With the recent news that heat waves in India are increasing due to climate change, heat waves will become more intense and frequent in the future. Experts warned on Thursday that governments must take immediate action to prevent more significant effects on public health and food security.
However, what are heat waves? Here is an explanation of what the phenomenon is!
What is a heat wave?
A heat wave is a situation of air temperature that, when experienced by a person, is lethal. It is quantified based on the temperature thresholds that apply to a location in terms of the actual temperature or the deviation from the norm. In some nations, the phrase denotes the heat index, which is based on temperature and humidity or the extreme percentile of temperatures.
How is a heat wave measured?
Regardless of the usual maximum temperature, the IMD states that heat waves in India are proclaimed when the actual maximum temperature hits 45 degrees Celsius or above. Heat waves are announced in plains when the temperature hits at least 40 degrees Celsius, whereas they are declared in mountainous regions when the temperature exceeds 30 degrees Celsius.
A heat wave is a deviation from the average temperature of 5 to 6 degrees Celsius for areas where the average maximum temperature is less than or equal to 40 degrees Celsius. A severe heat wave is a deviation of 7 degrees Celsius or more.
A heat wave is a deviation from the average temperature of 4 to 5 degrees Celsius for areas where the average maximum temperature is greater than 40 degrees Celsius. A severe heat wave is a deviation of 6 degrees Celsius or more.
What is a heat wave period in India, and which states are prone to it?
Heat waves in India mostly happen from March through June, with a few uncommon instances occurring in July. May is when the heat wave in India reaches its height. From March to June, heat waves frequently affect the plains of northwest India, Central, East, and North Peninsular India. It includes portions of Maharashtra, Karnataka, Andhra Pradesh, and Telangana. It also occurs in Punjab, Haryana, Delhi, Uttar Pradesh, Bihar, Jharkhand, West Bengal, Odisha, Madhya Pradesh, Rajasthan, and Gujarat.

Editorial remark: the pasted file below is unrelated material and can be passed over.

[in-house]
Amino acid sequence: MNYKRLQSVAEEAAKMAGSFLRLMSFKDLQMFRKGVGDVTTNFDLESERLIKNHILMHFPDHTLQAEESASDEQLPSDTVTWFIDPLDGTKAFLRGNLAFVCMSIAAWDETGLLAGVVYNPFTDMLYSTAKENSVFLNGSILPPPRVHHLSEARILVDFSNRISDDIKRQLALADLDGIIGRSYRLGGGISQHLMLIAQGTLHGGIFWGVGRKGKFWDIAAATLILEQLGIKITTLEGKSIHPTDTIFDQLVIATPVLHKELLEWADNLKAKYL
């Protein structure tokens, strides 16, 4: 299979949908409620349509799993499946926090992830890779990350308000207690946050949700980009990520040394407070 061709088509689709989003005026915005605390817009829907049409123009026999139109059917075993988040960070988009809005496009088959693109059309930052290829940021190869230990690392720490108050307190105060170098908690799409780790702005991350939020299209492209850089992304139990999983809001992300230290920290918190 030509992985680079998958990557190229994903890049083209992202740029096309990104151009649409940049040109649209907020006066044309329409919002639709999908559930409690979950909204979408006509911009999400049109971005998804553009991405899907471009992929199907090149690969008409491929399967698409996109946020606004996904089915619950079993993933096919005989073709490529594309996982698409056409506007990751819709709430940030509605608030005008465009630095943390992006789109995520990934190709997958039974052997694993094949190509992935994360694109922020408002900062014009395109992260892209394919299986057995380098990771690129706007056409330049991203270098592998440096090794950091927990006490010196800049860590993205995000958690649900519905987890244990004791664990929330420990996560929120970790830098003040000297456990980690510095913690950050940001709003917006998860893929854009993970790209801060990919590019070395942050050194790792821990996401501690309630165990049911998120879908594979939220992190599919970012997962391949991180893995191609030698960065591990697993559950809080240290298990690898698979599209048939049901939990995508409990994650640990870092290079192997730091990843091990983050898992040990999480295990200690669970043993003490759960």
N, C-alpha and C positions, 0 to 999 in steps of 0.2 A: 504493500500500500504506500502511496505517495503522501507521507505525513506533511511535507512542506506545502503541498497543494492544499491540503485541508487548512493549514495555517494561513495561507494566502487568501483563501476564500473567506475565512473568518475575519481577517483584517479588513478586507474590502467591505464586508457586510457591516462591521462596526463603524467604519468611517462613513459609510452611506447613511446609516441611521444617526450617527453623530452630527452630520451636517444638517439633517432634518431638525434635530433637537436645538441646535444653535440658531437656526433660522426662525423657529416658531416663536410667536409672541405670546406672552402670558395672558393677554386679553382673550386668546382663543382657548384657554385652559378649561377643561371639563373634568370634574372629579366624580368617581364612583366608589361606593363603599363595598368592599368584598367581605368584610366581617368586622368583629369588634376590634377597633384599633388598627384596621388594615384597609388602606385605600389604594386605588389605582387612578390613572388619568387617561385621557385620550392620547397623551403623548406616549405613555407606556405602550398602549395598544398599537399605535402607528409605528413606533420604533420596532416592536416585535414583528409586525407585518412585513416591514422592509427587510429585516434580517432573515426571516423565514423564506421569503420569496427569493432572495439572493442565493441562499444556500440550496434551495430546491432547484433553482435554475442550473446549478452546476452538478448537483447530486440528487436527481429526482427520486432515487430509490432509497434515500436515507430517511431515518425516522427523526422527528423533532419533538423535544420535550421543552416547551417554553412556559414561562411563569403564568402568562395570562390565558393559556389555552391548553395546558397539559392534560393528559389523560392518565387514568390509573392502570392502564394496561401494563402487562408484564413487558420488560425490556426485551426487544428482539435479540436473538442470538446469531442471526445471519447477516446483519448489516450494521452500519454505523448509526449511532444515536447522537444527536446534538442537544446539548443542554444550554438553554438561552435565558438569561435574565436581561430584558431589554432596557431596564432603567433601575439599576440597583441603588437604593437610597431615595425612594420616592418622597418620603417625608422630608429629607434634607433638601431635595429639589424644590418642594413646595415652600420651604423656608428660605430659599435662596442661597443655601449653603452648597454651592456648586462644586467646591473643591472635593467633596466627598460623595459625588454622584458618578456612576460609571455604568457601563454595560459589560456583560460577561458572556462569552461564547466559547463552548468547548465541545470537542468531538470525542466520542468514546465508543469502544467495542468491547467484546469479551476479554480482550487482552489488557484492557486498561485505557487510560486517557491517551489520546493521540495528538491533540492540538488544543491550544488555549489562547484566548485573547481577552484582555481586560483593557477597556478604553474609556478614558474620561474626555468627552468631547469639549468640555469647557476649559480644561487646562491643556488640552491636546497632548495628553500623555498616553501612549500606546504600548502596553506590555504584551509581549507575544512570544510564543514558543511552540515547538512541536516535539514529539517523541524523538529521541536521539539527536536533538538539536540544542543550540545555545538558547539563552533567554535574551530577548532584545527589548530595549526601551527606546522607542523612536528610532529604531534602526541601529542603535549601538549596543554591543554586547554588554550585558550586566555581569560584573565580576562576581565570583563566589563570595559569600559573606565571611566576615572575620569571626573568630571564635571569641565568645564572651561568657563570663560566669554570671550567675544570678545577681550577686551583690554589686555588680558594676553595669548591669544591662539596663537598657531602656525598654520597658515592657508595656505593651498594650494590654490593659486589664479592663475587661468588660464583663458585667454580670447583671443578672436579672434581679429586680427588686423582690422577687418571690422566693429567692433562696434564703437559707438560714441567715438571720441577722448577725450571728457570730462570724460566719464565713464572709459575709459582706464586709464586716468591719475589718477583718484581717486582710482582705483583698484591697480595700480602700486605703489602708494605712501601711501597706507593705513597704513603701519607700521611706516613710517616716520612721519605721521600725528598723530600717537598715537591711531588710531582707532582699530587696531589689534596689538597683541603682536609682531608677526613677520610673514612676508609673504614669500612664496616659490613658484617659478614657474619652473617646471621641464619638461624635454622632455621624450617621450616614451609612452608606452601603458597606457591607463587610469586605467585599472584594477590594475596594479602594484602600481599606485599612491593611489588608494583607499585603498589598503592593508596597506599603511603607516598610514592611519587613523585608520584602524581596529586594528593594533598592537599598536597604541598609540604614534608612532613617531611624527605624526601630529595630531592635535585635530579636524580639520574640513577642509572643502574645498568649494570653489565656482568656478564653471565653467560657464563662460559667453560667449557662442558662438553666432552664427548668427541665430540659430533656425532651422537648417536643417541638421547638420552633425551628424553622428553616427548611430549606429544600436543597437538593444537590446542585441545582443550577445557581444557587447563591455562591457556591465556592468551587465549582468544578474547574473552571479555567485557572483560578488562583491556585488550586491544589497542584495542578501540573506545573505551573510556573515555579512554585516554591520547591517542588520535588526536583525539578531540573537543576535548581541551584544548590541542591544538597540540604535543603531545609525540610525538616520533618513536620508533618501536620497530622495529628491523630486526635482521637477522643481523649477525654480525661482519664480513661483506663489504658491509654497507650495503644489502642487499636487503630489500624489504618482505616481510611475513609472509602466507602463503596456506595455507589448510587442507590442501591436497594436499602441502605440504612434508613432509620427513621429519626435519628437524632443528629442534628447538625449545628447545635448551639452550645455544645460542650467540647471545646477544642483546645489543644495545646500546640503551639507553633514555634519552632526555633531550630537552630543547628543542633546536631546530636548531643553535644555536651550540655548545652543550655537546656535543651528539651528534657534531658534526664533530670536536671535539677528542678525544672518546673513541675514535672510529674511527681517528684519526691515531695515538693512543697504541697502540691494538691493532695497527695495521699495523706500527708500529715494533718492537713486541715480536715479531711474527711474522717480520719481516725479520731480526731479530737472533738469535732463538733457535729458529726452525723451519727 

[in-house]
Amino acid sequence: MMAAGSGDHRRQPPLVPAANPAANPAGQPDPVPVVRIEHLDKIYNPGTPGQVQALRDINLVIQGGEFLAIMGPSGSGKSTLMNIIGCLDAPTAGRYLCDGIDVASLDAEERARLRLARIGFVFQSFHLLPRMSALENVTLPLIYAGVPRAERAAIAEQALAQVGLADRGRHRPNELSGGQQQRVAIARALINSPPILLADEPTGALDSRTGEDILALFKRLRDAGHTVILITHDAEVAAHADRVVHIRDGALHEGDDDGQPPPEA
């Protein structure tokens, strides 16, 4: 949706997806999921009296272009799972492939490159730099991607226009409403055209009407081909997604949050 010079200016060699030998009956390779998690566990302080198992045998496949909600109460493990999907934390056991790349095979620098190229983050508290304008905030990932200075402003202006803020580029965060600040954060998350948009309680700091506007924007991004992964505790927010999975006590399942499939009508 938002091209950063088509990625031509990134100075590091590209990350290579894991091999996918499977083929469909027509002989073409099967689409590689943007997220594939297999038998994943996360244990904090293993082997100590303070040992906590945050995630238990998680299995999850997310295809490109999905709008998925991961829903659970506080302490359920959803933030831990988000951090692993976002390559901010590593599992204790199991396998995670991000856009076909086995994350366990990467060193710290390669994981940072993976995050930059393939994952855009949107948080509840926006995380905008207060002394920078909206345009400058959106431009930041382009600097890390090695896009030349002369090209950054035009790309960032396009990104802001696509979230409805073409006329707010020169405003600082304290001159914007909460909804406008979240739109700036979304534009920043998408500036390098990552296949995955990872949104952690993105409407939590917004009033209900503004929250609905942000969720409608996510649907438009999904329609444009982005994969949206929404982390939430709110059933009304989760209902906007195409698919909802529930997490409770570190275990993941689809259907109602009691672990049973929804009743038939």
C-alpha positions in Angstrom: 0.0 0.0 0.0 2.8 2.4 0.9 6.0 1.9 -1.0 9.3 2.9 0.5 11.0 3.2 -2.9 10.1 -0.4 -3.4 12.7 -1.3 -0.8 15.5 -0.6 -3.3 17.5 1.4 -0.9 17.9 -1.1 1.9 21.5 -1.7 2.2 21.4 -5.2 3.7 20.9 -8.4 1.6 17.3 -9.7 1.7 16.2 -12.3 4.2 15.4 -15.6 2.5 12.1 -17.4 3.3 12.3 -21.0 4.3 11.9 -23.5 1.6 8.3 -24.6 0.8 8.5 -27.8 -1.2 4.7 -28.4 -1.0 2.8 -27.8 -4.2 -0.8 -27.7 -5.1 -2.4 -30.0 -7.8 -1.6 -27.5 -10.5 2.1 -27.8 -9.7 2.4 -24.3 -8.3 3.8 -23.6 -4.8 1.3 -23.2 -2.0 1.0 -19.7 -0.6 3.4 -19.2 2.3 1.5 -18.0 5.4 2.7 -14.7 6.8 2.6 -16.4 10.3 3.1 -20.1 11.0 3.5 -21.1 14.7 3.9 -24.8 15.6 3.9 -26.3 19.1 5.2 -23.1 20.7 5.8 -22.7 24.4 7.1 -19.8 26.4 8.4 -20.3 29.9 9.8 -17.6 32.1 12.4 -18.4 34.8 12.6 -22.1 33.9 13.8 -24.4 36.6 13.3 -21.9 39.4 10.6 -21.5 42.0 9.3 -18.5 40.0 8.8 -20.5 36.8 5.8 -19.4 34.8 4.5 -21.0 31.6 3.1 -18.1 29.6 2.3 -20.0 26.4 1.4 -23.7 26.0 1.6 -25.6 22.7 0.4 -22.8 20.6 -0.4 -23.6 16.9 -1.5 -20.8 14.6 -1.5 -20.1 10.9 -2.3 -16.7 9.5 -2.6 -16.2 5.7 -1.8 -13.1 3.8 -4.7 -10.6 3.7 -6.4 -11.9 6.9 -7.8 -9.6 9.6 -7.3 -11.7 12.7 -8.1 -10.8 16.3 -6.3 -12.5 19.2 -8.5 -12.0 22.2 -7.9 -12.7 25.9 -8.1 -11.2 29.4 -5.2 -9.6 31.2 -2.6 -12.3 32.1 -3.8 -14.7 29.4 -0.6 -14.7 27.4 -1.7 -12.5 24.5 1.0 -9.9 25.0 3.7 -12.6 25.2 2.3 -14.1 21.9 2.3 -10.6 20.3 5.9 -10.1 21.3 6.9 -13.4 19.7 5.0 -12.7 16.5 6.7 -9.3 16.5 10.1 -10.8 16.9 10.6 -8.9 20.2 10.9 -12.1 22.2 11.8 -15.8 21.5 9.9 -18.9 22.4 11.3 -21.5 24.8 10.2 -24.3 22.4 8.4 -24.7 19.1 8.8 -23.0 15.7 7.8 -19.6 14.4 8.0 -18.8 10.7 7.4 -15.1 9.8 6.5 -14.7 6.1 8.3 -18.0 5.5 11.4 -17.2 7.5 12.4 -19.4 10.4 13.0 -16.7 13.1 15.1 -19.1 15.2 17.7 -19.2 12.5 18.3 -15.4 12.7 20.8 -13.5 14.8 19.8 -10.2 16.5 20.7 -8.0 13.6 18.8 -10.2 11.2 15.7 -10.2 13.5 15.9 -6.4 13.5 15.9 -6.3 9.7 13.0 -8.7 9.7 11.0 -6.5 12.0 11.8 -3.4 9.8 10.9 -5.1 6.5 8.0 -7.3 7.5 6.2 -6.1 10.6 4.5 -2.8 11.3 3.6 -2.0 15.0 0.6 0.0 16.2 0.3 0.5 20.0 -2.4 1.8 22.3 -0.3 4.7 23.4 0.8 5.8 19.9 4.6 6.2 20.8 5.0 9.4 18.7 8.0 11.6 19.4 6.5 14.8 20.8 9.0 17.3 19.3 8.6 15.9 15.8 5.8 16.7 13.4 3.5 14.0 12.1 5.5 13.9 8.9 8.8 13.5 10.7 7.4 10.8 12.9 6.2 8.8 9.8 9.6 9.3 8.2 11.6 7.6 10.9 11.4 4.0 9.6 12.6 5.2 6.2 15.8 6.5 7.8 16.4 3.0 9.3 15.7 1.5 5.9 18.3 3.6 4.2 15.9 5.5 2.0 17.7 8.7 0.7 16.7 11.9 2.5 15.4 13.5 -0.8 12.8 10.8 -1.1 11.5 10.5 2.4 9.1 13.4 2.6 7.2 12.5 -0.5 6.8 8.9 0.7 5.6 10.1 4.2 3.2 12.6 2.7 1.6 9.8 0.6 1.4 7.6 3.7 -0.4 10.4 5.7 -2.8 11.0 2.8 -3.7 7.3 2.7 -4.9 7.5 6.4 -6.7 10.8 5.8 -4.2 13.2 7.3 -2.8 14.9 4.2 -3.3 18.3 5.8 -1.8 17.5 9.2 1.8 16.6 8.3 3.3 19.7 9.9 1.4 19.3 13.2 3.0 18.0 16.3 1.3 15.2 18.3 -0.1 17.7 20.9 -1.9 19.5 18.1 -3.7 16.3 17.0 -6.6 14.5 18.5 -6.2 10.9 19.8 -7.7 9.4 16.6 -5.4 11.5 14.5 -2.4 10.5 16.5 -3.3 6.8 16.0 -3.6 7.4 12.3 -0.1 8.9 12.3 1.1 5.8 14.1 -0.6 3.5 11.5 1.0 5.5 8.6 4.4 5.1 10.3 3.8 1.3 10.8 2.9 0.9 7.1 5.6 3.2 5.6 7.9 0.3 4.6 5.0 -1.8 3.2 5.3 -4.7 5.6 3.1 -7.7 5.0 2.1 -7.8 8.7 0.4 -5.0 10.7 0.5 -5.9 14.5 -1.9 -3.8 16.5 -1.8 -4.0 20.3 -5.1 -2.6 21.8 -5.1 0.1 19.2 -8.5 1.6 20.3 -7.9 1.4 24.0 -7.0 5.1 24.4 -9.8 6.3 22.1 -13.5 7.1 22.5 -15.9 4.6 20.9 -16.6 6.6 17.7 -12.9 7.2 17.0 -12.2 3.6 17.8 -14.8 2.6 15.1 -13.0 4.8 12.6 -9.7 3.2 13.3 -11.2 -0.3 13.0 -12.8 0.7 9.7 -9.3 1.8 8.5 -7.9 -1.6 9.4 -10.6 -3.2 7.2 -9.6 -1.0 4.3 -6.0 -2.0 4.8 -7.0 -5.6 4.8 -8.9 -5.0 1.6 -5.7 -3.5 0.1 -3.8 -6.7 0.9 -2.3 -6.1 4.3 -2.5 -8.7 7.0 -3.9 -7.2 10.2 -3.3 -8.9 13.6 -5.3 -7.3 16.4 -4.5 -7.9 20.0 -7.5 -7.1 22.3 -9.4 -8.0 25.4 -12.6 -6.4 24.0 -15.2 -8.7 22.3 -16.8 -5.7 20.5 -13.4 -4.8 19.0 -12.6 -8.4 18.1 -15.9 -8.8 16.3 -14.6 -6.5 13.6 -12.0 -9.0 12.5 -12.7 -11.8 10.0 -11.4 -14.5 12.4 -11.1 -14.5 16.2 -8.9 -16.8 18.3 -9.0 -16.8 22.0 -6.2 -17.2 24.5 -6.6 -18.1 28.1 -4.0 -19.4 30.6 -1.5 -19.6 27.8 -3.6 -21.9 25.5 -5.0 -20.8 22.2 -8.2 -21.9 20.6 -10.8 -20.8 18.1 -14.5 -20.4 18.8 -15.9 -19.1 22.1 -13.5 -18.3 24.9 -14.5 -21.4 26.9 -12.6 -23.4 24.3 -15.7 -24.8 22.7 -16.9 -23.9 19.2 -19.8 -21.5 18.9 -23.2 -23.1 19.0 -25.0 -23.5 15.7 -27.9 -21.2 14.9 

It can also happen occasionally in Kerala and Tamil Nadu. Heat waves in India negatively impact human and animal lives. However, in May, regions in Rajasthan and Vidarbha had maximum temperatures exceeding 45°C.
How does the IMD monitor heat waves?
In order to measure different metrological factors like temperature, relative humidity, pressure, wind speed and direction, etc., IMD has an extensive network of surface observatories that span the entire nation. In order to determine the typical maximum temperature of the day for a particular station, a climatology of maximum temperature for the period 1981–2010 is created based on daily maximum temperature station data. IMD then proclaimed a heat wave over the area according to their definition.
How does the IMD predict heat waves in India?
IMD forecasts heat waves in India based on synoptic analysis of various meteorological parameters and consensus advice from various regional & global numerical prediction models like WRF, GFS, GEFS, NCUM, UMEPS, UM Regional, etc. that are operated by the Ministry of Earth Sciences (MoES) and other international models that are accessible under bilateral multi-institutional agreements.